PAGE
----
The Healthiest Thing About Lululemon Athletica

You’ll never guess the healthiest part of the popular yoga-wear retailer.

Jun 29, 2014 at 6:00PM

Lululemon Athletica (NASDAQ:LULU) has had its share of problems as of late. First, the high-end yoga-wear retailer dealt with the debacle that featured the company's founder and former CEO Chip Wilson saying that Lululemon's pants "don't work for some women" because of their weight and large frames. Then, the company, which is known for its high-quality products, had to recall a line of yoga pants because their material was so sheer that they were practically "see-through."

Shareholders want the company to focus on spreading its active-lifestyle message and growing its brand -- not dealing with product-quality issues and negative publicity. However, despite these issues and the added problems associated with finding a third CEO in just a few years, shareholders don't need to worry about one thing -- Lululemon's balance sheet.

Lululemon is definitely balanced
Simply put, a balance sheet lists a company's assets, liabilities, and shareholder's equity for a given period. A company owns assets in order to conduct its operations, and it owes liabilities to creditors. Whatever is left over after subtracting liabilities from assets is what shareholders can claim in a sale or liquidation -- shareholder's equity.

Looking at a balance sheet can tell you a lot about a company. It can tell you the health of the business, its bankruptcy risk, and provide numerous other insights. While it doesn't happen often, if a business is doing poorly and losing money, the balance sheet will look worse and worse as creditors keep piling up. This is bad for shareholders because the company must first pay all of its expenses before investors get anything.

Yoga balancing act
Lululemon's balance sheet is nothing short of perfection. Investors can say what they want about the company, its growth plans, and its CEO, but the one thing they cannot complain about is the company's balance sheet.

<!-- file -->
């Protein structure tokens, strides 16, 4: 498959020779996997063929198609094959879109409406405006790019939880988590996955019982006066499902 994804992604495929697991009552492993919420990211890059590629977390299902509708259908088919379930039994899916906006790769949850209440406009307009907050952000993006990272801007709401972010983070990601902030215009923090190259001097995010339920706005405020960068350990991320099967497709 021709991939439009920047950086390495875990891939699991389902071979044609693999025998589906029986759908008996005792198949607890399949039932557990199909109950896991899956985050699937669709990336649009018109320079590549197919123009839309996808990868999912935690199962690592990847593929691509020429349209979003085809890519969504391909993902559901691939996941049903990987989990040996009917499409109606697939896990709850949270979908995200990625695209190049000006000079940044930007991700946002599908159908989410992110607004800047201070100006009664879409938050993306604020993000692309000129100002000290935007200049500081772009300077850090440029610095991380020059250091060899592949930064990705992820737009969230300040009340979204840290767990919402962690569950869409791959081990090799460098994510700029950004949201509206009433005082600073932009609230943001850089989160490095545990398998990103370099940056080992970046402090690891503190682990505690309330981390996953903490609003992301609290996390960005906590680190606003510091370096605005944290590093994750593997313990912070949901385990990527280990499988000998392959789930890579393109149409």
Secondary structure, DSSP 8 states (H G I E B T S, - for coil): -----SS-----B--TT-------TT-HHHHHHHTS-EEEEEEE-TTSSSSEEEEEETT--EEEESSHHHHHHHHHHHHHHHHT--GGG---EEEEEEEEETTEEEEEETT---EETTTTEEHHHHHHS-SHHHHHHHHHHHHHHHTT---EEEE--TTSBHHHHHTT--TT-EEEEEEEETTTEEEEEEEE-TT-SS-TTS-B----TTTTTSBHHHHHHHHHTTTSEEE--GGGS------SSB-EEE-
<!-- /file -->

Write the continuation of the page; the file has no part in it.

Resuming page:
Lululemon Annual Balance Sheets


February 2, 2014

February 3, 2013

Jan. 29, 2012


$698.65 million

$590.18 million

$409.44 million

Total Current Assets

$942.84 million

$787.05 million

$527.09 million

Total Assets

$1.25 billion

$1.05 billion

$734.6 million

Total Liabilities

153.0 million

$163.78 million

$133.26 million

Shareholder's Equity

$1.097 billion

$887.3 million

$601.38 million

Lululemon clearly has the financial strength to handle its current problems. It uses no long-term debt (debt that expires in a year or more), and only has liabilities because of accounts payable for inventories. What is also interesting about Lululemon's balance sheet is that the company has an unusually large cash balance. In fact, the company's cash stood, as of Feb. 2, 2014, at 55.89% of its total assets. This might be why the company just announced a $450 million share buyback program. It doesn't appear to need the money, and its cash balance will continue to go up and up as time goes on.

Further proof
Investors can find even more proof for just how great Lululemon is doing financially by looking at the balance sheets of strong fashion brands Michael Kors Holdings (NYSE:KORS) and The Gap (NYSE:GPS).

Latest Annual Balance Sheets


Michael Kors Holdings as of 3/29/2014

The Gap as of 2/1/2014


$1.52 billion

$1.51 billion

Total Current Assets

$1.78 billion

$4.43 billion

Total Assets

$2.22 billion

$7.85 billion

Total Liabilities

$410.8 billion

$4.787 billion

Shareholder's Equity

$1.806 billion

$3.06 billion

Michael Kors appears to be almost as strong financially as Lululemon, which isn't surprising because it, too, is a specialty fashion brand with extremely loyal customers. The Gap, on the other hand, could learn a few things from Lululemon. The Gap's "Athleta" brand directly competes with Lululemon for sales in yoga-wear and accessories. The Gap likely created this high-end athletic brand because it saw the financial strength that Lululemon's business has earned for its shareholders. Time will tell if it succeeds in stealing away Lululemon's customers, but as far as financial strength goes, one might not want to bet on it.

Foolish takeaway
Lululemon's shares have recently been beaten up pretty badly as investors have begun to question the company's growth strategy and plans for the future. When focusing on these issues, it is important to remember that the company is operating from a position of financial strength and that the specialty yoga retailer clearly has the financial flexibility to figure out the best way to move forward. Foolish investors would be wise to take these points into consideration when deciding whether to buy shares in Lululemon. 

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Natalie O'Reilly has no position in any stocks mentioned. The Motley Fool recommends Lululemon Athletica and Michael Kors Holdings. The Motley Fool owns shares of Michael Kors Holdings. Try any of our Foolish newsletter services free for 30 days. We Fools may not all hold the same opinions, but we all believe that considering a diverse range of insights makes us better investors. The Motley Fool has a disclosure policy.

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